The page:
As Liberian journalists and friends of the media converged in Buchanan, Grand Bassa County to commemorate World Press Freedom Day under the theme: “Media-Security Relations: An Imperative for Consolidating Peace in Liberia”, they were eager to be edified in media and security issues and in this vein anticipated thought-provoking remarks that could highlight the stiff challenges and horrendous defacement.Read more...
I no doubt feel privileged to have been chosen as one of four panelists to speak on the topic: “Media-Security Relations: An imperative for Consolidating Peace in Liberia.” These are not just ordinary panelists but personalities of high stature and I hope I’ll do justice to the topic at bar on this historic May 3rd 2013 World Press Freedom Day commemoration in this historic port city of Buchanan, Grand Bassa County.
I’m particularly marveled by the global theme for this year’s World Press Freedom Day chosen by UNESCO- “Safe to Speak: Searching Freedom of Expression in All Media.” As a panelist who has made professional journalism my vocation, what I especially like about World Press Freedom Day is that it’s set aside not only “to create awareness about press freedom but to also pay tribute to the bravery of Journalists and media workers who died around the world practicing their profession.”
I or you would have been one of those professionals (not on this earth today) to have paid the ultimate price with our lives. But thank God that our lives have been spared to be in Buchanan yea Liberia today, where it’s now relatively safe to speak. And I very much hope we’ll keep it this way. I hope we’ll keep it this way, when the last boot of the UN peacekeeping force, UNMIL leaves these grounds.
Consolidating the peace in Liberia remains an uphill task. It will even be much greater when security control throughout the length and breadth of our country is totally reverted to the government by UNMIL.
Indeed, the media and the security forces including the police, the Armed Forces of Liberia (AFL), etc. right to life, liberty and security are fundamental rights guaranteed in Article 11 of this country’s constitution and Article 3 of the Universal Declaration of Human Rights.
The history of this country is replete with incidents of strain, sometimes horrific encounters between Liberian state security forces and journalists not only during the war years but also at various stages during peace time, just to cite the arrests, maltreatment and jailing of journalists during the Samuel Doe and Charles Taylor regimes. The late Liberian broadcast Journalist Charles Gbenyon lost his life in the November 12, 1985 abortive coup that followed the late General Thomas Quinwonkpa’s invasion from neighboring Sierra Leone. Before that, we saw periods where there were dangerously acrimonious relations between media practitioners (including the late Albert Porte and Tuan Wreh) during the Tubman and Tolbert regimes.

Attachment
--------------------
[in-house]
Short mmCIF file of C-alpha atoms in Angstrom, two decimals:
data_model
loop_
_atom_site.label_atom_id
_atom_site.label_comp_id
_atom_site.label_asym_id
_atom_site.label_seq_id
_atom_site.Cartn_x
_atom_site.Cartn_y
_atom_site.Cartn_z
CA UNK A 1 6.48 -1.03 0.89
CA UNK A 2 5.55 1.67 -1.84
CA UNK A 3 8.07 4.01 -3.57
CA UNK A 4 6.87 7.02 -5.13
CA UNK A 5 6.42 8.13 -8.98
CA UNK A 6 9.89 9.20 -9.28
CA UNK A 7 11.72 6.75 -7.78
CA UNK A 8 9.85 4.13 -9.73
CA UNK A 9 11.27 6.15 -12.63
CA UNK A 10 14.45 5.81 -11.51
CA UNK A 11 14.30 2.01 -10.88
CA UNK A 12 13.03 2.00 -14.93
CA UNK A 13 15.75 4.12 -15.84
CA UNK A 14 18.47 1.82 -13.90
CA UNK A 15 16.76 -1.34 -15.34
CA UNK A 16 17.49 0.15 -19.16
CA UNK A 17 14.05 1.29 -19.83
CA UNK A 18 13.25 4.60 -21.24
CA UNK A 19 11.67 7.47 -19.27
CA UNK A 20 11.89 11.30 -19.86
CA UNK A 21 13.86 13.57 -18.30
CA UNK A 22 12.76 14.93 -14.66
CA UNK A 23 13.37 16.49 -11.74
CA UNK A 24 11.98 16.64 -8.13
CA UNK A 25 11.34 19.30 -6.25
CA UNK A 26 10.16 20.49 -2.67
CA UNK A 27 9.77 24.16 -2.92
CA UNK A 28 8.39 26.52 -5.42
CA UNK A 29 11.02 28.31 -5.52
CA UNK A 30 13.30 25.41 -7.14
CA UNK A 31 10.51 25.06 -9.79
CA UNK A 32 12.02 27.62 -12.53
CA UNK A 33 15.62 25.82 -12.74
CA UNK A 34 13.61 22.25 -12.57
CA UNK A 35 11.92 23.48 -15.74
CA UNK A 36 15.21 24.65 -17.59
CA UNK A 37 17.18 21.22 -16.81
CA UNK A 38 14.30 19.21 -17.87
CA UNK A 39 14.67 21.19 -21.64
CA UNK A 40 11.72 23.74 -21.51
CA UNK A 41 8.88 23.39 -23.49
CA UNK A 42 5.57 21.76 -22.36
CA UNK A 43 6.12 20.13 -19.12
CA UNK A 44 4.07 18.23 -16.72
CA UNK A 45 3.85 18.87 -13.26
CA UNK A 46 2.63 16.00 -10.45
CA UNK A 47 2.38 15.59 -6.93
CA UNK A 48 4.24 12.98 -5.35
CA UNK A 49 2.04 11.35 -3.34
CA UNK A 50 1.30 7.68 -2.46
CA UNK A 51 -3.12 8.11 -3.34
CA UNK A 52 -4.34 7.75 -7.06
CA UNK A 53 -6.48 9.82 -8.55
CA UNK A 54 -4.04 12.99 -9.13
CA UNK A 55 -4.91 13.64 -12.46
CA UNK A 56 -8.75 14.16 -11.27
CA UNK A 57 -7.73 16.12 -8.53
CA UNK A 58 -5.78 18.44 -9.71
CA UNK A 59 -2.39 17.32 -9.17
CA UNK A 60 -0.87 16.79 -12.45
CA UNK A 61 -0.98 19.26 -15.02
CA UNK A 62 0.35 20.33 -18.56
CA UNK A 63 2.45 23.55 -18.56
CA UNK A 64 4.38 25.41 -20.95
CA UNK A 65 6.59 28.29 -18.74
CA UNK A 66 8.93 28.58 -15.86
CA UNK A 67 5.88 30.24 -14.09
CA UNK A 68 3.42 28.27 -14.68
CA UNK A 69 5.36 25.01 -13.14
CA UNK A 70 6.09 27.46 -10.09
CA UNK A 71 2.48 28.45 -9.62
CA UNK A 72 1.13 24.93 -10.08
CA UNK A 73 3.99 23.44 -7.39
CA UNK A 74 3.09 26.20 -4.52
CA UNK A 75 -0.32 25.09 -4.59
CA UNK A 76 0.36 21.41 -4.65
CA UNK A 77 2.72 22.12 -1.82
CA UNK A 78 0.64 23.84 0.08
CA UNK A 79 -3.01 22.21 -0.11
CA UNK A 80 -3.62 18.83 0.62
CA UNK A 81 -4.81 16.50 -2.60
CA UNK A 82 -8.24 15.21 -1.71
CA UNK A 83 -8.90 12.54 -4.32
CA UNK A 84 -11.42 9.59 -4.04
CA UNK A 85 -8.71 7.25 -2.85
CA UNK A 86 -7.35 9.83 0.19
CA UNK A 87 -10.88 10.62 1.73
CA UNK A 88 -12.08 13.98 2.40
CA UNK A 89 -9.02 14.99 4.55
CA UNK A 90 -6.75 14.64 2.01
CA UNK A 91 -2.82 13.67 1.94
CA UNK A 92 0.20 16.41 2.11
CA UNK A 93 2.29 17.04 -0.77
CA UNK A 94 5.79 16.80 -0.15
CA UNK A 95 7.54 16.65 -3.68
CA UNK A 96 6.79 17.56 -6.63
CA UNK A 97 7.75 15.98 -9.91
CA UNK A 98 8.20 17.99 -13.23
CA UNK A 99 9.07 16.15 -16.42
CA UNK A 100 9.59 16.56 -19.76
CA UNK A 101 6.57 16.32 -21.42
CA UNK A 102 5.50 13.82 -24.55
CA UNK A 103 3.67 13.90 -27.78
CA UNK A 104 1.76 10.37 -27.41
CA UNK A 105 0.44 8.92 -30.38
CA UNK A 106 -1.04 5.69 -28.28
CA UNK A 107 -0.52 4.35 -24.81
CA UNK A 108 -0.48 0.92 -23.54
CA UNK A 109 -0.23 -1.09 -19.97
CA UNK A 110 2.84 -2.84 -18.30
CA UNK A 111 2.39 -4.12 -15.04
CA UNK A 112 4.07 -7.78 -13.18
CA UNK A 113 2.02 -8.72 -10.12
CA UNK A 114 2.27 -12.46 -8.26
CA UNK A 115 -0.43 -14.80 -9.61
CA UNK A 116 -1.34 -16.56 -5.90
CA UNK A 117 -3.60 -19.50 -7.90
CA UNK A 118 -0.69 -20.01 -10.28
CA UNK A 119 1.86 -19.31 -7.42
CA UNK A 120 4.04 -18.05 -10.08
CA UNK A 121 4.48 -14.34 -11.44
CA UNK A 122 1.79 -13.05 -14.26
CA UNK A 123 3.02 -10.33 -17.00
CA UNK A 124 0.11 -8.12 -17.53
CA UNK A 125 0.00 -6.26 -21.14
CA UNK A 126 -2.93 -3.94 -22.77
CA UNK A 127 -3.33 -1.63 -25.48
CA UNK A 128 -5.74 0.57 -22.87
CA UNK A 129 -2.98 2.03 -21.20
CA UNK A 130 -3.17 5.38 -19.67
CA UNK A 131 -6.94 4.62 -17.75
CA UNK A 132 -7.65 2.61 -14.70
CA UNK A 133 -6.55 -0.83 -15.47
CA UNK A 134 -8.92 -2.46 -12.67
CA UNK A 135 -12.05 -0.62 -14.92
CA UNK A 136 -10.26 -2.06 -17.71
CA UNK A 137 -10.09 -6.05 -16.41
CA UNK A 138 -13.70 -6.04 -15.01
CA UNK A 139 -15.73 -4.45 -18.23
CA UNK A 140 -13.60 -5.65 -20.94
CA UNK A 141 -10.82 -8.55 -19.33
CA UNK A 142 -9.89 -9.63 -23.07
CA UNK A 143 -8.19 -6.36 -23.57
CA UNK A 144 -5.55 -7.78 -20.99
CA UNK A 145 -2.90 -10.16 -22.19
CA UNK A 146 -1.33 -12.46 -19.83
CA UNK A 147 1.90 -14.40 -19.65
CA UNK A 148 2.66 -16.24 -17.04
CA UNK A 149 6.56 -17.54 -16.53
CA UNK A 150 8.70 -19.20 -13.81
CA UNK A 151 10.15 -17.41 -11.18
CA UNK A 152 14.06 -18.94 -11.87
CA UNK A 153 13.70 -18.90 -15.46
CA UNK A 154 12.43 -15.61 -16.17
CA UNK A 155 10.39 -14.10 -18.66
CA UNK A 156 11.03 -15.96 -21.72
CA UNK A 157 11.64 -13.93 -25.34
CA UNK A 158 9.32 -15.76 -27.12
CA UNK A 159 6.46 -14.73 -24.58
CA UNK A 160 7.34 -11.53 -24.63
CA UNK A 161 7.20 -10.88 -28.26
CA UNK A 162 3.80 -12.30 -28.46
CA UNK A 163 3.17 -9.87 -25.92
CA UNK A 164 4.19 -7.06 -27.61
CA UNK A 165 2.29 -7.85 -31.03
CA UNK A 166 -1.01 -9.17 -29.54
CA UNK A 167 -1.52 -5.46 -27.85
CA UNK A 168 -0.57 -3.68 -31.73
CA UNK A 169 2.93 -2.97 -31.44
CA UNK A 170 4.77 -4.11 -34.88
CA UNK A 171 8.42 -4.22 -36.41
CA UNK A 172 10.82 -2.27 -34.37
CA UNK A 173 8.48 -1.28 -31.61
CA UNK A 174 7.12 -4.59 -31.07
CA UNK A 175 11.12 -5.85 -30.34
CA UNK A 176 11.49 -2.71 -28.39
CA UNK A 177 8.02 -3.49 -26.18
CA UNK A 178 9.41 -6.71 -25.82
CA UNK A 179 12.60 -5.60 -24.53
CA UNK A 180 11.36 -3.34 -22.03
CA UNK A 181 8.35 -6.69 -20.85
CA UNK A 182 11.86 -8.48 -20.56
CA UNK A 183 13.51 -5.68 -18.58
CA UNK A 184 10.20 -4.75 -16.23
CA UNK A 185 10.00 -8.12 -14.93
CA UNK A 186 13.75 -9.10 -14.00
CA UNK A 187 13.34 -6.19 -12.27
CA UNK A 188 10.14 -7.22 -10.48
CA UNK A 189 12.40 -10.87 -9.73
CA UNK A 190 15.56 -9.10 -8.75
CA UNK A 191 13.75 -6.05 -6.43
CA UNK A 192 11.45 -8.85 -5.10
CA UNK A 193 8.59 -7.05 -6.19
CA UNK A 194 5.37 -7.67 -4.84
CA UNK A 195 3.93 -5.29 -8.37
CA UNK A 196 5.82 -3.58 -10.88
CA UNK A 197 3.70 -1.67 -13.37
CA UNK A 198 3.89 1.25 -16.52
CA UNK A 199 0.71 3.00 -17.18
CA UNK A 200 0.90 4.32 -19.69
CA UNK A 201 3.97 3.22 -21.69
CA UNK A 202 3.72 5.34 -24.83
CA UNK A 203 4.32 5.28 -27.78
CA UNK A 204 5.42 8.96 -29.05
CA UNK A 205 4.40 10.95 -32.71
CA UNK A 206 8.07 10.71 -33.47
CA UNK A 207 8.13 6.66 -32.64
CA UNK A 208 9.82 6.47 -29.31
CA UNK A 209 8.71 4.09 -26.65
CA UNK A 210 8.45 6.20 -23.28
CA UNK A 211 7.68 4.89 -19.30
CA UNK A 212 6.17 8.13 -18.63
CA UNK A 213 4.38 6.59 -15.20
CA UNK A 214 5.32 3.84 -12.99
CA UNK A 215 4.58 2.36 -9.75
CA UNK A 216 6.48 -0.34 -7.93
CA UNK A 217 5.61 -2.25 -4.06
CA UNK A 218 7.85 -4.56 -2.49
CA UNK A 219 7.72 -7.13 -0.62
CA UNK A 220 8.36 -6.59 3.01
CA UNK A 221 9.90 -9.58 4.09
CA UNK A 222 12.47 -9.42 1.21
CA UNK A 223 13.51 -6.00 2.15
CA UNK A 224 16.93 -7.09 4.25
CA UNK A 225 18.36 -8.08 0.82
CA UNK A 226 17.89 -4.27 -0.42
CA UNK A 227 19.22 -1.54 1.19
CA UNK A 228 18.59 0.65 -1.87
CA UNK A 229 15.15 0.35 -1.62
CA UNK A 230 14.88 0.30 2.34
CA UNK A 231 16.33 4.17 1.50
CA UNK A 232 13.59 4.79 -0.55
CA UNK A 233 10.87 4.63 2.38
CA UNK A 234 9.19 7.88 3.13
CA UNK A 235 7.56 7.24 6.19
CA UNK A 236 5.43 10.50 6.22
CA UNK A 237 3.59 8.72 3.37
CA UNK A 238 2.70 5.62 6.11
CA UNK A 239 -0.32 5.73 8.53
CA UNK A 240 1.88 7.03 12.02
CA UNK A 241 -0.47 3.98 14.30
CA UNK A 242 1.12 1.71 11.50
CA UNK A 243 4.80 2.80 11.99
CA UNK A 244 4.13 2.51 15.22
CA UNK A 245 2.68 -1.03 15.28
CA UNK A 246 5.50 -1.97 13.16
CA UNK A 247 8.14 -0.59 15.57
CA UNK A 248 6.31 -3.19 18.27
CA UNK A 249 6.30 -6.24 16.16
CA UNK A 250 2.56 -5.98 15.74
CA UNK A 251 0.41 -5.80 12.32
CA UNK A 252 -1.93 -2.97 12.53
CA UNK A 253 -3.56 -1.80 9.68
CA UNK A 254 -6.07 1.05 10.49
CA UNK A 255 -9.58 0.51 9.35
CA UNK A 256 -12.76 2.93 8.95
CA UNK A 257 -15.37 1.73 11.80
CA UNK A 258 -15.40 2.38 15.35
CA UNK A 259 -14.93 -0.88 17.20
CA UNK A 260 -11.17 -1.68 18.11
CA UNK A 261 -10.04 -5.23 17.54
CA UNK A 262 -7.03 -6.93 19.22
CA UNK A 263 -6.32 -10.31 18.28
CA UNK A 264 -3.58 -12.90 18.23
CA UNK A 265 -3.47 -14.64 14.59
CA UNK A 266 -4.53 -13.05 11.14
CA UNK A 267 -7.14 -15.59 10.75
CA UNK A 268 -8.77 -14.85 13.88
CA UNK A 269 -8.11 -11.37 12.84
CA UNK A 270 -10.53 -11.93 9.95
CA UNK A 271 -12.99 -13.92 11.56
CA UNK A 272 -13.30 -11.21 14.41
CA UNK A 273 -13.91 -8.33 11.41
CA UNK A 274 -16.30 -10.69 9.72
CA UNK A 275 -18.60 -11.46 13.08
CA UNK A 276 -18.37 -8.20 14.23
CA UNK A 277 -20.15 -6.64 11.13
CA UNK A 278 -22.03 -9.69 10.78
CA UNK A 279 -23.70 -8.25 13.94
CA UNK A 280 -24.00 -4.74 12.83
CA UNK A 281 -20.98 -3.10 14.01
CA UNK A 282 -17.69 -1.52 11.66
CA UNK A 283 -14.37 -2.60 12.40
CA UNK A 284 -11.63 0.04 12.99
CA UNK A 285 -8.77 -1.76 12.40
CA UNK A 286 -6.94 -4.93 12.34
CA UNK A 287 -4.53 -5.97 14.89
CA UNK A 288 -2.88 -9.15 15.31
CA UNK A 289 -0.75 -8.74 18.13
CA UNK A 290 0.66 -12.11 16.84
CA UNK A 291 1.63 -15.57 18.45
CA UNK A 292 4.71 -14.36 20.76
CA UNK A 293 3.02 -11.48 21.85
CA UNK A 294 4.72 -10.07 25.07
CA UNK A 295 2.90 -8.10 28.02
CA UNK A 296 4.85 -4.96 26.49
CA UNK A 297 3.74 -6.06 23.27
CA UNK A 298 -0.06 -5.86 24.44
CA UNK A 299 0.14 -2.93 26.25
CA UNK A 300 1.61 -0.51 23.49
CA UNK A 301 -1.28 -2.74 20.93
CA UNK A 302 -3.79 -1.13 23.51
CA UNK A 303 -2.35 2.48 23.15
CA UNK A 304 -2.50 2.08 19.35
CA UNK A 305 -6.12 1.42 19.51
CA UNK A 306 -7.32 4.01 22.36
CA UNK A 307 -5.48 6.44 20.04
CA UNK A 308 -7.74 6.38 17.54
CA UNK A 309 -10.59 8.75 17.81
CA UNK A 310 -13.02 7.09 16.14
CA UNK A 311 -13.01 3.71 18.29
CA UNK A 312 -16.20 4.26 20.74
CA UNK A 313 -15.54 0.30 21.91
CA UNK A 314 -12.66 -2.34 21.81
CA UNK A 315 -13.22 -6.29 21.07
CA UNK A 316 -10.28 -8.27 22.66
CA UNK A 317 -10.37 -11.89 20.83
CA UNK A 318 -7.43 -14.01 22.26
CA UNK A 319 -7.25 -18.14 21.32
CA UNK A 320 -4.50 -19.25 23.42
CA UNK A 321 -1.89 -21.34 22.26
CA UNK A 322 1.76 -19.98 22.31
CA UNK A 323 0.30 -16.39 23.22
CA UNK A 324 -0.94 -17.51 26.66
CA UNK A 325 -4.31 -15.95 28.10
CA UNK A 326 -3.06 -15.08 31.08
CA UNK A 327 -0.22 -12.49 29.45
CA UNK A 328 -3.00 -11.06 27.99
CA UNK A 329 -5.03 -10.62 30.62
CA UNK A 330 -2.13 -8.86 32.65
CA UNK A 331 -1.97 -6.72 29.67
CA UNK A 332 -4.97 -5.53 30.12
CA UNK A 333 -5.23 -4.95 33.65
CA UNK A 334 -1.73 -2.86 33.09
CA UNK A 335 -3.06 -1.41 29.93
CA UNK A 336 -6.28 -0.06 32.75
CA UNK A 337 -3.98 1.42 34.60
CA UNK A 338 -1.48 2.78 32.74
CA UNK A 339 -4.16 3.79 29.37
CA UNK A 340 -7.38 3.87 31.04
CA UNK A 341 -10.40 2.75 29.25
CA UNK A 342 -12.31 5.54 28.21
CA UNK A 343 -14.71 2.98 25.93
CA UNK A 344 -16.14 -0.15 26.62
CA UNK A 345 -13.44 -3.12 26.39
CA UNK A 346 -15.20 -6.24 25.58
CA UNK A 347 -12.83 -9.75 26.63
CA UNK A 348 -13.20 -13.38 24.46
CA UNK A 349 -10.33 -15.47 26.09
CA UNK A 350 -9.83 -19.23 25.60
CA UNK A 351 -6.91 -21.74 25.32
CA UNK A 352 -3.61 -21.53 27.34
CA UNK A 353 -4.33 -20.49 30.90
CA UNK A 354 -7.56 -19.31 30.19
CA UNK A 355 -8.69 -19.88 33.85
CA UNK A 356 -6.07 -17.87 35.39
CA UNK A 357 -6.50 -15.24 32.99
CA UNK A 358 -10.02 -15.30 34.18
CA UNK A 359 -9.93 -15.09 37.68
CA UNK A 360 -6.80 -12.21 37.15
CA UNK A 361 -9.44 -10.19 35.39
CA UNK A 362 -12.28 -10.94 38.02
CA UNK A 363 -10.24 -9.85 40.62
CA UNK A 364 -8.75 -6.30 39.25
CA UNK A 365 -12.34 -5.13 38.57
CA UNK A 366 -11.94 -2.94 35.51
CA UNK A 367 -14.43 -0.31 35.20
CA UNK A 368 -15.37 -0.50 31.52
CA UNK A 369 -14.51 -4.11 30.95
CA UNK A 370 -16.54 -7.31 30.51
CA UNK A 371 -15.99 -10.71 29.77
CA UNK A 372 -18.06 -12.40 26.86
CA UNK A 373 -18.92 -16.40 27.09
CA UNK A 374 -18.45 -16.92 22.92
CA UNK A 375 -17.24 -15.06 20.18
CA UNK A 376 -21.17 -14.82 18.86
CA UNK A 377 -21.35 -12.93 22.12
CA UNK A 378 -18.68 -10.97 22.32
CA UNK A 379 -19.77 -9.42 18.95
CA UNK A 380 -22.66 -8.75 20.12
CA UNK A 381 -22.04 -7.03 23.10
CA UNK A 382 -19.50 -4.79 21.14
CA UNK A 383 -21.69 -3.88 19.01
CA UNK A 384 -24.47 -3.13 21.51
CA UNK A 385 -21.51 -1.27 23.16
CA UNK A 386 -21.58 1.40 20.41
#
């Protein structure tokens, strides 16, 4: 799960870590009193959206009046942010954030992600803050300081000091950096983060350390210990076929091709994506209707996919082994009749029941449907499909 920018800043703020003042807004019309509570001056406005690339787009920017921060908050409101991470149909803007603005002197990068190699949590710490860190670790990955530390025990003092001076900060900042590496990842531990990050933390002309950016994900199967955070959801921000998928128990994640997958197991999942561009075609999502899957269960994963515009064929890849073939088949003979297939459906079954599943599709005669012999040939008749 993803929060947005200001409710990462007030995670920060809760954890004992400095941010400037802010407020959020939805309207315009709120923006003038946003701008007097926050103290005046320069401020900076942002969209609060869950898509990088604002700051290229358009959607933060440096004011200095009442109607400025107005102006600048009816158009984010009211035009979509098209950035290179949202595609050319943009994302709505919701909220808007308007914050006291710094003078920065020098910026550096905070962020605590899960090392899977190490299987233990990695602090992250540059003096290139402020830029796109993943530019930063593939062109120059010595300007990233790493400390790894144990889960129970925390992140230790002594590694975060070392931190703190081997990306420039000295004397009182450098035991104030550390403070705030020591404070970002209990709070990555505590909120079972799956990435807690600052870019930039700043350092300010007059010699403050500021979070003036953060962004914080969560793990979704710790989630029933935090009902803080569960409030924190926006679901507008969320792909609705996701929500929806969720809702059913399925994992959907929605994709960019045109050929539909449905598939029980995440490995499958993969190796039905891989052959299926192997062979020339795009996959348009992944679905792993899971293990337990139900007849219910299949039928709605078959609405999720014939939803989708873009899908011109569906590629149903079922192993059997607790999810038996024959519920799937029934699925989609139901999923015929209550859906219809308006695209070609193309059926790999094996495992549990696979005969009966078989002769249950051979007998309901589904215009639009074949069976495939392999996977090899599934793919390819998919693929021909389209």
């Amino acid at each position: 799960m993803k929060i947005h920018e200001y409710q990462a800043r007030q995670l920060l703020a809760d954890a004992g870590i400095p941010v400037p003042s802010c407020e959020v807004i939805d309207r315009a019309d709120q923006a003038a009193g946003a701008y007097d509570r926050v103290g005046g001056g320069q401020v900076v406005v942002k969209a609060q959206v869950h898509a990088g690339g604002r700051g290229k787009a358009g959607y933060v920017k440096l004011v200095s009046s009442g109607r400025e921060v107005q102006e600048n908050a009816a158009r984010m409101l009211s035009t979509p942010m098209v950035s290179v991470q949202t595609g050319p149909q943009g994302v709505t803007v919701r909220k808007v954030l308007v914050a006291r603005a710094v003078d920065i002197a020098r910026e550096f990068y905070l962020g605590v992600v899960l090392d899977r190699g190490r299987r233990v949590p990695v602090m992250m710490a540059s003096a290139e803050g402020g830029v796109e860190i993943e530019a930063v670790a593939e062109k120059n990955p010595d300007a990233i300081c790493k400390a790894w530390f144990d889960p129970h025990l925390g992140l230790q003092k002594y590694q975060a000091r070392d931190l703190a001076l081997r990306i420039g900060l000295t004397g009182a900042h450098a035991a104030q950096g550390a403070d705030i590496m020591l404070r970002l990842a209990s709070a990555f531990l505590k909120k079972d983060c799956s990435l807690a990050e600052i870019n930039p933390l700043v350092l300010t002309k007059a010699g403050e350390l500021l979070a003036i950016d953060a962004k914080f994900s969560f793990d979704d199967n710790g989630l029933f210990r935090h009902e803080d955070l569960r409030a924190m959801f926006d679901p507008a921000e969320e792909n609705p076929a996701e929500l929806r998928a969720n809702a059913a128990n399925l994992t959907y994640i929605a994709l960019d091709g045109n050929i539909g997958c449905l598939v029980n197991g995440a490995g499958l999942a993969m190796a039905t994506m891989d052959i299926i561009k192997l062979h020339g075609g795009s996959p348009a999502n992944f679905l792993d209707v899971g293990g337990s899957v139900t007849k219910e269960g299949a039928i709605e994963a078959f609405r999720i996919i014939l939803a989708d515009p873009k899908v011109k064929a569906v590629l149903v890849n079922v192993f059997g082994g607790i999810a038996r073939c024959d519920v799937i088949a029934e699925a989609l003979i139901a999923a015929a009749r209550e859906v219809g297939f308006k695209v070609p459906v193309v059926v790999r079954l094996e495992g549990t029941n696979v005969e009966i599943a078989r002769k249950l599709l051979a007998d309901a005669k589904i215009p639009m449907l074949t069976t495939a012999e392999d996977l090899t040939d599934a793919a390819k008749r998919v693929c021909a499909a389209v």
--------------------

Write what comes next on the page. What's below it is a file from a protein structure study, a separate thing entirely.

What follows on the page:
With the formal end to the Liberian civil war in 2003 and the subsequent holding of elections in October 2005 and the coming into office of President Ellen Johnson-Sirleaf in January 2006, a colleague of mine remarked:“Yes, we have entered a new era of peace and democracy.” Indeed, a new era dawned since then, where the bullets have been silent and Liberians have enjoyed a great level of peace and stability in which there is a high level of press freedom and free speech. Now, it’s been over seven years since the post war elected government took office and nearly 10 years since the end of the 14 years brutal civil war.
Where are we now? The situation today is no doubt a far cry from what it was during those turbulent years in so far as threat to physical security of journalists/media personnel are concerned from the hands of security forces. The Sirleaf government is noted for boasting that no Journalist is in jail. This is true but the existing scenario now may likely change, when state security totally takes control of national security. The reason is simple. The presence in the country of this multinational UN peacekeeping mission has gone a long way in teeming the local forces’ actions and at the same time should provide a perfect opportunity for them to put their house in order by forging intra-security coordination. This is something that is seriously wanting even seven years after post-war democratic elections. The media too need this period of UNMIL’s presence to put their own house in order by adhering to the principles of good journalism and behaving in a professional manner, putting the interest of the state (people) above all other considerations.